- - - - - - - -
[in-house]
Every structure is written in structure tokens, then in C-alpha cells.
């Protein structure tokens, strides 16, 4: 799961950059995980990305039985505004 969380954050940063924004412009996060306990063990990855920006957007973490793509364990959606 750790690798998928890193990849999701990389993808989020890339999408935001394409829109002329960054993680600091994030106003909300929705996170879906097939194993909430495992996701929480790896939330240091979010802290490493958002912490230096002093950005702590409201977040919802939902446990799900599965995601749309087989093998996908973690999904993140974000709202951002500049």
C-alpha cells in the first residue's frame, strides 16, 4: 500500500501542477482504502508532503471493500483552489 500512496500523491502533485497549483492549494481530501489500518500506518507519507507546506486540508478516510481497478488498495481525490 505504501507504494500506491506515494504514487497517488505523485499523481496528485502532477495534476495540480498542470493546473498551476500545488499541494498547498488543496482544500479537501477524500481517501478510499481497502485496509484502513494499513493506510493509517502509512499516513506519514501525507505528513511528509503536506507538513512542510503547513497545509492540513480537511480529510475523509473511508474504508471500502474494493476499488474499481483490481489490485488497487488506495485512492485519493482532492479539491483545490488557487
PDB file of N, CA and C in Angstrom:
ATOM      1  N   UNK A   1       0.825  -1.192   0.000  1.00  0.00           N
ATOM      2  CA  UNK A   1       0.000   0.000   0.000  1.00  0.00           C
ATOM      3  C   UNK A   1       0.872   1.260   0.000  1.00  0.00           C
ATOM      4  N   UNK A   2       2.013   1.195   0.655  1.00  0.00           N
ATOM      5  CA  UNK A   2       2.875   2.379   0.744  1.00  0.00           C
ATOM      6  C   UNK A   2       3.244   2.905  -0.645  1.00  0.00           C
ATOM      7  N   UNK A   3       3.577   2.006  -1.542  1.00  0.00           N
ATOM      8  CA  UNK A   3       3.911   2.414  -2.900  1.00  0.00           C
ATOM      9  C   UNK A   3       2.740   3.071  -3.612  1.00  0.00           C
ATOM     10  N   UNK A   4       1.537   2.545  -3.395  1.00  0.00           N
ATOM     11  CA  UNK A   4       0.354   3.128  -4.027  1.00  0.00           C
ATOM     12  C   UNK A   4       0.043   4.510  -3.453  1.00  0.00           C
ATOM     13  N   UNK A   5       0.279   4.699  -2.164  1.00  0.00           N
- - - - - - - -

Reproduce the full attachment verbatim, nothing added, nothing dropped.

[in-house]
Every structure is written in structure tokens, then in C-alpha cells.
């Protein structure tokens, strides 16, 4: 799961950059995980990305039985505004 969380954050940063924004412009996060306990063990990855920006957007973490793509364990959606 750790690798998928890193990849999701990389993808989020890339999408935001394409829109002329960054993680600091994030106003909300929705996170879906097939194993909430495992996701929480790896939330240091979010802290490493958002912490230096002093950005702590409201977040919802939902446990799900599965995601749309087989093998996908973690999904993140974000709202951002500049």
C-alpha cells in the first residue's frame, strides 16, 4: 500500500501542477482504502508532503471493500483552489 500512496500523491502533485497549483492549494481530501489500518500506518507519507507546506486540508478516510481497478488498495481525490 505504501507504494500506491506515494504514487497517488505523485499523481496528485502532477495534476495540480498542470493546473498551476500545488499541494498547498488543496482544500479537501477524500481517501478510499481497502485496509484502513494499513493506510493509517502509512499516513506519514501525507505528513511528509503536506507538513512542510503547513497545509492540513480537511480529510475523509473511508474504508471500502474494493476499488474499481483490481489490485488497487488506495485512492485519493482532492479539491483545490488557487
PDB file of N, CA and C in Angstrom:
ATOM      1  N   UNK A   1       0.825  -1.192   0.000  1.00  0.00           N
ATOM      2  CA  UNK A   1       0.000   0.000   0.000  1.00  0.00           C
ATOM      3  C   UNK A   1       0.872   1.260   0.000  1.00  0.00           C
ATOM      4  N   UNK A   2       2.013   1.195   0.655  1.00  0.00           N
ATOM      5  CA  UNK A   2       2.875   2.379   0.744  1.00  0.00           C
ATOM      6  C   UNK A   2       3.244   2.905  -0.645  1.00  0.00           C
ATOM      7  N   UNK A   3       3.577   2.006  -1.542  1.00  0.00           N
ATOM      8  CA  UNK A   3       3.911   2.414  -2.900  1.00  0.00           C
ATOM      9  C   UNK A   3       2.740   3.071  -3.612  1.00  0.00           C
ATOM     10  N   UNK A   4       1.537   2.545  -3.395  1.00  0.00           N
ATOM     11  CA  UNK A   4       0.354   3.128  -4.027  1.00  0.00           C
ATOM     12  C   UNK A   4       0.043   4.510  -3.453  1.00  0.00           C
ATOM     13  N   UNK A   5       0.279   4.699  -2.164  1.00  0.00           N